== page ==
If you don’t know what a styptic pencil is, you’re probably under 30 years old and never watched your grandfather shave. For decades, a styptic pencil was a staple of the medicine cabinet, used to stop the bleeding from minor nicks and cuts associated with shaving. They are still in use today, but hard to find.
A styptic is an anti-hemorragic agent that contracts and seals injured blood vessels, and a styptic Sharpening pencil is a medicated stick made of aluminum sulfate. There was a styptic pencil in just about every shaving kit; those who didn’t own a styptic pencil could be identified by the flurry of tiny pieces of tissue spotting their faces. Styptic pencils work well, and you can find one online for a few bucks that will last for a year’s worth of shaving nicks. So why aren’t styptic pencils popular anymore?
Some people say styptic pencils were replaced by bandaids, but that’s not the case. Bandaids were invented to replace the bulky gauze-and-tape bandages of yesteryear, but styptic pencils were designed to stop the bleeding, not protect the wound. Perhaps styptic pencils started disappearing because they worked so well for so long that manufacturers weren’t making a killing off a 59-cent product consumers bought every couple of years. More likely, improvements made to shaving equipment, such as safety razors, stainless steel blades and moisturizing shaving creams, make today’s shavers less prone to nicks and cuts.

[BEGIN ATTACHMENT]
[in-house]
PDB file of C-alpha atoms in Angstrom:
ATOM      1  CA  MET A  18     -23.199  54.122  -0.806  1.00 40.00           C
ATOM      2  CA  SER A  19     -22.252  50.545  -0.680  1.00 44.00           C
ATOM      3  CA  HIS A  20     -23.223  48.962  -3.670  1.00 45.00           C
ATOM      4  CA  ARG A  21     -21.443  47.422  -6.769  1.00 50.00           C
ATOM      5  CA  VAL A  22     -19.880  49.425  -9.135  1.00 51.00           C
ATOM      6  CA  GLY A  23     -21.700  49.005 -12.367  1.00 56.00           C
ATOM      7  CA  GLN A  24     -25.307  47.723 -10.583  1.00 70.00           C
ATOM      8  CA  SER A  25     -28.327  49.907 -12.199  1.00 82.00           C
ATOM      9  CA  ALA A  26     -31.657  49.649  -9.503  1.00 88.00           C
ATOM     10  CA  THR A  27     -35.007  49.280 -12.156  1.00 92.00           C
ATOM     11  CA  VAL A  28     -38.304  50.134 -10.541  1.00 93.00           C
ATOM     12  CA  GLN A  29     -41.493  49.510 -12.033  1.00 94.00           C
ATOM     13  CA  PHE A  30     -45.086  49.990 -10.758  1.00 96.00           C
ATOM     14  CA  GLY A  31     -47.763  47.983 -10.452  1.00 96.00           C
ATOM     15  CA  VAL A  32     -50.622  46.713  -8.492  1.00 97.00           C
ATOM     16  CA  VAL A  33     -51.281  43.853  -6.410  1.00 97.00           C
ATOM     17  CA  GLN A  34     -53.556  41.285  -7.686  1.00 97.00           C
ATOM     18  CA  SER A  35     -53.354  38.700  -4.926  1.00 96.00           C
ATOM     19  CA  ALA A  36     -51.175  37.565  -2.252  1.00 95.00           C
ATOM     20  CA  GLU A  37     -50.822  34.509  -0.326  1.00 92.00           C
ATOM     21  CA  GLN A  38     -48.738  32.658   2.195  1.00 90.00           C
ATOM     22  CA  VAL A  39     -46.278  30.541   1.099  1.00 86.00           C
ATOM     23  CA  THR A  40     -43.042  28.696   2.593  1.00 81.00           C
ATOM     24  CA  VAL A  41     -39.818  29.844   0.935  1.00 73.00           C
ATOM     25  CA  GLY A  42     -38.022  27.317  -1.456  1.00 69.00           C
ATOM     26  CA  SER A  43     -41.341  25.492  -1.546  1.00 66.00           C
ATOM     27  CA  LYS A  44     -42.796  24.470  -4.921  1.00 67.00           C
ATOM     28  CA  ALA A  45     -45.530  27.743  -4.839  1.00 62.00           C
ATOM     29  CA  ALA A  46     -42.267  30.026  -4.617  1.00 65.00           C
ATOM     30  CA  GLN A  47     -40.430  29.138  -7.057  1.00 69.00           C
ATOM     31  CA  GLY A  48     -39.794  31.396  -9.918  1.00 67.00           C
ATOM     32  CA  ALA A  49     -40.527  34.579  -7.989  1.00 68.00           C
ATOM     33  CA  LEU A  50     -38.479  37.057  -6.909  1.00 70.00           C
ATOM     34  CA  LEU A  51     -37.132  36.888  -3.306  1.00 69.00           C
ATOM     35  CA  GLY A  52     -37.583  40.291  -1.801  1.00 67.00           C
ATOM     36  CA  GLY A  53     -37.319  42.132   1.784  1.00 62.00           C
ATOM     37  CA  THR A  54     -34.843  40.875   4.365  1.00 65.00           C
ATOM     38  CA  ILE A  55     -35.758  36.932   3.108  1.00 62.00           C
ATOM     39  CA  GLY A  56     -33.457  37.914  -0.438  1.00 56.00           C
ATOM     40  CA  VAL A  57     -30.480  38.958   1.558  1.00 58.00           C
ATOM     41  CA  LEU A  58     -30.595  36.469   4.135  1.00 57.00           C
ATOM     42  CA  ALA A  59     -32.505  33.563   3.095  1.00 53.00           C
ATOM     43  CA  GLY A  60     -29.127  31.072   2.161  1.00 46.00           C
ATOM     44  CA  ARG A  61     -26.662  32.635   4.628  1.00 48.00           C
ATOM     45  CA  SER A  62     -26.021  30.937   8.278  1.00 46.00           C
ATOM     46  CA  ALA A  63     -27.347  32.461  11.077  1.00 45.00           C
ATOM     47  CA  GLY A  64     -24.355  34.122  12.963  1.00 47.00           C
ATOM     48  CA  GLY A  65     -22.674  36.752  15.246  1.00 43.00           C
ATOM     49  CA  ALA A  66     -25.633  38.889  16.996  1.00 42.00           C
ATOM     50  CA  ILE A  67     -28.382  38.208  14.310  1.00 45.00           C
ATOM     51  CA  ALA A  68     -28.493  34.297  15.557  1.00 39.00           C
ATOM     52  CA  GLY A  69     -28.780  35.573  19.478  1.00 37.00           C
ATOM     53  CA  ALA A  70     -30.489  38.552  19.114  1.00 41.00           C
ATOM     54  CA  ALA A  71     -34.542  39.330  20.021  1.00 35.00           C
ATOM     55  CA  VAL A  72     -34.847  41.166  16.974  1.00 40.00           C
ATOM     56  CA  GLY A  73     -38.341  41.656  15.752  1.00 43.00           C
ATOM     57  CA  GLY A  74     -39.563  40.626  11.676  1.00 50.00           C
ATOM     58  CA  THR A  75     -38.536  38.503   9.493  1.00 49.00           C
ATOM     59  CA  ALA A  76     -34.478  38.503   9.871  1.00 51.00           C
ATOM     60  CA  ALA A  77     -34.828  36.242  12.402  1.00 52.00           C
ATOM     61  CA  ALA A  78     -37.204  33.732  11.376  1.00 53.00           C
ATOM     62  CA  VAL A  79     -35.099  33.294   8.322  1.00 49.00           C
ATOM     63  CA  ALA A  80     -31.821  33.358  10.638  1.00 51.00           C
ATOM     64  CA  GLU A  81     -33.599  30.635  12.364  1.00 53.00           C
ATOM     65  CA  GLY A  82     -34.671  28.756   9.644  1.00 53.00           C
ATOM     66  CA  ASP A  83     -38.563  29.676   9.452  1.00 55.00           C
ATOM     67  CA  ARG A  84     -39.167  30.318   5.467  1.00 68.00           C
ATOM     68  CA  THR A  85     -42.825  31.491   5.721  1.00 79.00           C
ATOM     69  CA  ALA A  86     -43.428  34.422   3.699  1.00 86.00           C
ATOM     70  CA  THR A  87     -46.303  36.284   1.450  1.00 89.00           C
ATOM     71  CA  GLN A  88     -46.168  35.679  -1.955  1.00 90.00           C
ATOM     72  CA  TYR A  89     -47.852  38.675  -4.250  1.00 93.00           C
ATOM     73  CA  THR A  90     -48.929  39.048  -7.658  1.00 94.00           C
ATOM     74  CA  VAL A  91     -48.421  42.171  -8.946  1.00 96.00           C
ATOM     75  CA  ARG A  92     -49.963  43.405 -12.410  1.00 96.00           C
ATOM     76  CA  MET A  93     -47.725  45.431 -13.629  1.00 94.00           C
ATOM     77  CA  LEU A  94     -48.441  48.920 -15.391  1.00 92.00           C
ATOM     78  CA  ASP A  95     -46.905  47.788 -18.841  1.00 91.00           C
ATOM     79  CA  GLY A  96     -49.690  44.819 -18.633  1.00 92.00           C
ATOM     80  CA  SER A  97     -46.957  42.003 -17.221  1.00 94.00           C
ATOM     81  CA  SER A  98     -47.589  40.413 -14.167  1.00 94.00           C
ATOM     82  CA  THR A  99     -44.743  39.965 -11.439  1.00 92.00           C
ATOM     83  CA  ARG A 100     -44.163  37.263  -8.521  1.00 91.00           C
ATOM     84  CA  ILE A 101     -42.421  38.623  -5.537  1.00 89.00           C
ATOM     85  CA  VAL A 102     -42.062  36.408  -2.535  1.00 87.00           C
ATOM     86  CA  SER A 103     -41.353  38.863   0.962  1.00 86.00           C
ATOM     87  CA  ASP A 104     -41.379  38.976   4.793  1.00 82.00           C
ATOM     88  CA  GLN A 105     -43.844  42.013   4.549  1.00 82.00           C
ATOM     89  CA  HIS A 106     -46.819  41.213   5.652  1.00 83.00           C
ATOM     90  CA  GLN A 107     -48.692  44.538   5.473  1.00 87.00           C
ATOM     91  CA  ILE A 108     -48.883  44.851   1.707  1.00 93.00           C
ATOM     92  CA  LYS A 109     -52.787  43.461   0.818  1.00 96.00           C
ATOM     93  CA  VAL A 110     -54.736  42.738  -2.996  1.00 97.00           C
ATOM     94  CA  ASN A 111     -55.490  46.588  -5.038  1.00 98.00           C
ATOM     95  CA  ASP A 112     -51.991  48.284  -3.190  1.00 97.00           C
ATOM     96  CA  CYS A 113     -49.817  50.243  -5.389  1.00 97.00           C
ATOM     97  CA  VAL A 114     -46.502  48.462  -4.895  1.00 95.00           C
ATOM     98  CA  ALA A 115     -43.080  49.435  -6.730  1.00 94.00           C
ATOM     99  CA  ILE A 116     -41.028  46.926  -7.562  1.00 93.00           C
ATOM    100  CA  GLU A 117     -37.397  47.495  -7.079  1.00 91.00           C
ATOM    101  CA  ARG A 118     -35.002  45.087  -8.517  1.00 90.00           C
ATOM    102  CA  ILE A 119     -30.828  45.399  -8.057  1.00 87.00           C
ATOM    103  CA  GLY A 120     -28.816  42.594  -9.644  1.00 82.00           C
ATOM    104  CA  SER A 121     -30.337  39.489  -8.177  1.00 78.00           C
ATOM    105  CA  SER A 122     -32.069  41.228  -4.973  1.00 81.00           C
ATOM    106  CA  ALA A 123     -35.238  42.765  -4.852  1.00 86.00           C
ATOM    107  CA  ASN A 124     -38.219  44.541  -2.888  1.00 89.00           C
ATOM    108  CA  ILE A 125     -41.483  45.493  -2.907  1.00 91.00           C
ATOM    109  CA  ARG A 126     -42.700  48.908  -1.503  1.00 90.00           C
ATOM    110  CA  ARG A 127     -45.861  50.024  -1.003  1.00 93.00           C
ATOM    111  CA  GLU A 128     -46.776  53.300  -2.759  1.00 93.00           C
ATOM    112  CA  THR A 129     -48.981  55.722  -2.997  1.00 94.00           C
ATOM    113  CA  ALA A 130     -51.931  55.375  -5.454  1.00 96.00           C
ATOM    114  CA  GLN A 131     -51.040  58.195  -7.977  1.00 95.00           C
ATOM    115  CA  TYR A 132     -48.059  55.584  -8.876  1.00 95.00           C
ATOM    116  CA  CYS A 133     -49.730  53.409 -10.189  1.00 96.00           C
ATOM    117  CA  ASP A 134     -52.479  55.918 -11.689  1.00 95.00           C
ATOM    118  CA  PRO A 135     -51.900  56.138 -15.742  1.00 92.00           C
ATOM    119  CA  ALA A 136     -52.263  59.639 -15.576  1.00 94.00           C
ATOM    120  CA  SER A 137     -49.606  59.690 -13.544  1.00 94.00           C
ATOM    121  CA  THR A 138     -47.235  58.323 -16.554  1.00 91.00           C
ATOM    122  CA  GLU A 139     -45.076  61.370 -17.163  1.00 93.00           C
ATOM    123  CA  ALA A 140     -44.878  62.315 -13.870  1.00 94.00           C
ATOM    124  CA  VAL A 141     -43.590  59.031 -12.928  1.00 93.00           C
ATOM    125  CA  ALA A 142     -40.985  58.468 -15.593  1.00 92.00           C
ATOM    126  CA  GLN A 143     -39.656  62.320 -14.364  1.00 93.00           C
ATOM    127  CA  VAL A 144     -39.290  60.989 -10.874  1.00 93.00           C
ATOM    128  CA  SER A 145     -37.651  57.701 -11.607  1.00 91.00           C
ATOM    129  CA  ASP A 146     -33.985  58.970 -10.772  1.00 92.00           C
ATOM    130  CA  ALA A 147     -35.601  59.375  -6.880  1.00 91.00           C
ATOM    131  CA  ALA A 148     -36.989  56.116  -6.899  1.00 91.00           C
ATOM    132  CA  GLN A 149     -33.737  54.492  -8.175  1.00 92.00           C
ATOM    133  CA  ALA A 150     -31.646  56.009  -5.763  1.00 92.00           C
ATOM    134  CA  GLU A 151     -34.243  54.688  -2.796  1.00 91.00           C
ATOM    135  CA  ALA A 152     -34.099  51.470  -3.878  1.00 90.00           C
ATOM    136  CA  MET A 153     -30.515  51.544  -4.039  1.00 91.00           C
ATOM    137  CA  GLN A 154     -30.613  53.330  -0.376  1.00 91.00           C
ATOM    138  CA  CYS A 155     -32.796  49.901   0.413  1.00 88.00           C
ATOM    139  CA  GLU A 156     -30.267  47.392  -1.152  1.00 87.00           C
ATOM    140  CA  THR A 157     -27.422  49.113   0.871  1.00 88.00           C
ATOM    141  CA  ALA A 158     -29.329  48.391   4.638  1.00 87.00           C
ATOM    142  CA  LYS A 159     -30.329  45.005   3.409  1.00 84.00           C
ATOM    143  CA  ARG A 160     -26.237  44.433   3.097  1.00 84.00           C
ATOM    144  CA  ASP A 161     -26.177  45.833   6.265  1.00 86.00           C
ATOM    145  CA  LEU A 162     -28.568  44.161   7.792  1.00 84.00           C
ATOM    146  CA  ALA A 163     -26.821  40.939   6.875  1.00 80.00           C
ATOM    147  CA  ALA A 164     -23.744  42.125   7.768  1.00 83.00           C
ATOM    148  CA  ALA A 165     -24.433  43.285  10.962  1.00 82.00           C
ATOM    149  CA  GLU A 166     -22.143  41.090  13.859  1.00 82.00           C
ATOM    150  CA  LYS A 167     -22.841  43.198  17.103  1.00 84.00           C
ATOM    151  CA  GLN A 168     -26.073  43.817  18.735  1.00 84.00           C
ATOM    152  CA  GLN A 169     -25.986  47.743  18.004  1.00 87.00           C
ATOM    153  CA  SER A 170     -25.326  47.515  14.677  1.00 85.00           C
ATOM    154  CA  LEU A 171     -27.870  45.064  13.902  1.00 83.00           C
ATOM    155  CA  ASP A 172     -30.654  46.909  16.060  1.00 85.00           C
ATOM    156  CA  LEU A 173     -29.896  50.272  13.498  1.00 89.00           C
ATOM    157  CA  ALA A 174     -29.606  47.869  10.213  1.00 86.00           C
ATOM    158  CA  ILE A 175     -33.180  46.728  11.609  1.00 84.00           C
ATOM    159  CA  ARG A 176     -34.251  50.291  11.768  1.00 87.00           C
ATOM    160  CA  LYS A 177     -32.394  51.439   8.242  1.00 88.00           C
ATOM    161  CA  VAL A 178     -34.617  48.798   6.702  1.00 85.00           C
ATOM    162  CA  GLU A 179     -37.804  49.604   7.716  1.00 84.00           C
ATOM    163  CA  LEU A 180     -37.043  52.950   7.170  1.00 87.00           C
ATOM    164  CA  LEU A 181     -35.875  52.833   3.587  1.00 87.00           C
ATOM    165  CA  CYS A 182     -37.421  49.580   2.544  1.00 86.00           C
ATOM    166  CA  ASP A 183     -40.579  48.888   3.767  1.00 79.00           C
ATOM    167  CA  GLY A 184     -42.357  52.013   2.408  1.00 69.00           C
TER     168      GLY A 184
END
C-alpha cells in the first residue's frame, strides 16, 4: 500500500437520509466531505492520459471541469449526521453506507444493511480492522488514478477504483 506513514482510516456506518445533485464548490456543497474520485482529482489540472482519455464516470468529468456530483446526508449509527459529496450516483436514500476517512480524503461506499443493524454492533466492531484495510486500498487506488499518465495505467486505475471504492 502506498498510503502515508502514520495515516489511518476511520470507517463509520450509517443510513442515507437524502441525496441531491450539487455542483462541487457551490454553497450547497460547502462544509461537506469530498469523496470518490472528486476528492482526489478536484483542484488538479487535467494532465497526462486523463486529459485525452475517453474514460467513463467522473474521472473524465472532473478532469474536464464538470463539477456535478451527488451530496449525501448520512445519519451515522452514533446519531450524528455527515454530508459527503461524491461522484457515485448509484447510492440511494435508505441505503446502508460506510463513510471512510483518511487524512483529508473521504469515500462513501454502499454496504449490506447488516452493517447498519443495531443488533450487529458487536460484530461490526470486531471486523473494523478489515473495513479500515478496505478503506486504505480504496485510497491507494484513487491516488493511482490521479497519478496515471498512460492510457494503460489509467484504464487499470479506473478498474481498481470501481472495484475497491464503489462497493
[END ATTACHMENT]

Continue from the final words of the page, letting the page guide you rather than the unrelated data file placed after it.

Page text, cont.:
For Minor Cuts Only
Although it stops bleeding on the spot , and it takes the itch out of insect bite like a charm, a styptic pencil is only effective for minor cuts and skin abrasions. Major cuts require cleaning and sterile bandaging. Also, the slight sting of a styptic pencil would be too uncomfortable for larger lacerations or wounds. For a tiny shaving cut, a styptic pencil stops the bleeding and seals the skin with only a negligible and momentary sting, equal to a pain rating of “2” on a standard hospital pain scale of 1 to 10.
As mentioned, there are many different styptic pencils available online and in some specialty stores. You might think that a styptic pencil is the perfect solution for children, who are prone to many minor cuts and scrapes. Perhaps that would be true in a perfect world, but there are two reasons kids don’t want to heal their boo-boos with a styptic pencil: it burns their skin, and it doesn’t leave them with a colorful sticker of honor like a SpongeBob bandaid.
Next read this great article on prismacolor colored pencils.